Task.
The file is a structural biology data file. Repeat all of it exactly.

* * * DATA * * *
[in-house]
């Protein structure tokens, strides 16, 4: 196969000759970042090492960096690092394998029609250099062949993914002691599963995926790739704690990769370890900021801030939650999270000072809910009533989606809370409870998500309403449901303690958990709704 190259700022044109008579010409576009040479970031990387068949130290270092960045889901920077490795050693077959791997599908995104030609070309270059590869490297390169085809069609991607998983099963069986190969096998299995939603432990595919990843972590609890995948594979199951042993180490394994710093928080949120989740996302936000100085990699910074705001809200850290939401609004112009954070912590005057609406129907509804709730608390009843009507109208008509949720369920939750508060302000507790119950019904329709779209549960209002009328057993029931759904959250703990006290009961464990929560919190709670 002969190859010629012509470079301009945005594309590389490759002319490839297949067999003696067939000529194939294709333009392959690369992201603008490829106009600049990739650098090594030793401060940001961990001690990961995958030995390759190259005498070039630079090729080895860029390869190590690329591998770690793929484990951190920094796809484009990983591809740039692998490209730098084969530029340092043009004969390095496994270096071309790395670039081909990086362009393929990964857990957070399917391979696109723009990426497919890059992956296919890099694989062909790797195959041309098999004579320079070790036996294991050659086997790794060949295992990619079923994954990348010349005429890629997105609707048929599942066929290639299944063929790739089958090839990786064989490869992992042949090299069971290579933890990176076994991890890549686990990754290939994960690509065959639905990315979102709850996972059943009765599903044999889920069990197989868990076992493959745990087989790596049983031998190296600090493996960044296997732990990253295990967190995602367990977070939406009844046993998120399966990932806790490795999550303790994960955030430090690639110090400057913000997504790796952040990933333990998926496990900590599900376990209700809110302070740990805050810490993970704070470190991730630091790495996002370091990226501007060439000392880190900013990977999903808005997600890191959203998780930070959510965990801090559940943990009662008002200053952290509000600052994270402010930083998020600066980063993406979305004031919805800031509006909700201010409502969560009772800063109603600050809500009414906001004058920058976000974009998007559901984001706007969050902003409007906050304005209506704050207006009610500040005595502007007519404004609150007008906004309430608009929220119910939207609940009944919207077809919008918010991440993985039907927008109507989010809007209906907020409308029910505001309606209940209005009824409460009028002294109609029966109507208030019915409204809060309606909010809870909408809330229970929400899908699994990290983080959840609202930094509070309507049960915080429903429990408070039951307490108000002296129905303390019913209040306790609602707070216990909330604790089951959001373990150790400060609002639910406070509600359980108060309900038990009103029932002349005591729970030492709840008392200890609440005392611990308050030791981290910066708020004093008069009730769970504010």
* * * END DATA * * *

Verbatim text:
[in-house]
């Protein structure tokens, strides 16, 4: 196969000759970042090492960096690092394998029609250099062949993914002691599963995926790739704690990769370890900021801030939650999270000072809910009533989606809370409870998500309403449901303690958990709704 190259700022044109008579010409576009040479970031990387068949130290270092960045889901920077490795050693077959791997599908995104030609070309270059590869490297390169085809069609991607998983099963069986190969096998299995939603432990595919990843972590609890995948594979199951042993180490394994710093928080949120989740996302936000100085990699910074705001809200850290939401609004112009954070912590005057609406129907509804709730608390009843009507109208008509949720369920939750508060302000507790119950019904329709779209549960209002009328057993029931759904959250703990006290009961464990929560919190709670 002969190859010629012509470079301009945005594309590389490759002319490839297949067999003696067939000529194939294709333009392959690369992201603008490829106009600049990739650098090594030793401060940001961990001690990961995958030995390759190259005498070039630079090729080895860029390869190590690329591998770690793929484990951190920094796809484009990983591809740039692998490209730098084969530029340092043009004969390095496994270096071309790395670039081909990086362009393929990964857990957070399917391979696109723009990426497919890059992956296919890099694989062909790797195959041309098999004579320079070790036996294991050659086997790794060949295992990619079923994954990348010349005429890629997105609707048929599942066929290639299944063929790739089958090839990786064989490869992992042949090299069971290579933890990176076994991890890549686990990754290939994960690509065959639905990315979102709850996972059943009765599903044999889920069990197989868990076992493959745990087989790596049983031998190296600090493996960044296997732990990253295990967190995602367990977070939406009844046993998120399966990932806790490795999550303790994960955030430090690639110090400057913000997504790796952040990933333990998926496990900590599900376990209700809110302070740990805050810490993970704070470190991730630091790495996002370091990226501007060439000392880190900013990977999903808005997600890191959203998780930070959510965990801090559940943990009662008002200053952290509000600052994270402010930083998020600066980063993406979305004031919805800031509006909700201010409502969560009772800063109603600050809500009414906001004058920058976000974009998007559901984001706007969050902003409007906050304005209506704050207006009610500040005595502007007519404004609150007008906004309430608009929220119910939207609940009944919207077809919008918010991440993985039907927008109507989010809007209906907020409308029910505001309606209940209005009824409460009028002294109609029966109507208030019915409204809060309606909010809870909408809330229970929400899908699994990290983080959840609202930094509070309507049960915080429903429990408070039951307490108000002296129905303390019913209040306790609602707070216990909330604790089951959001373990150790400060609002639910406070509600359980108060309900038990009103029932002349005591729970030492709840008392200890609440005392611990308050030791981290910066708020004093008069009730769970504010």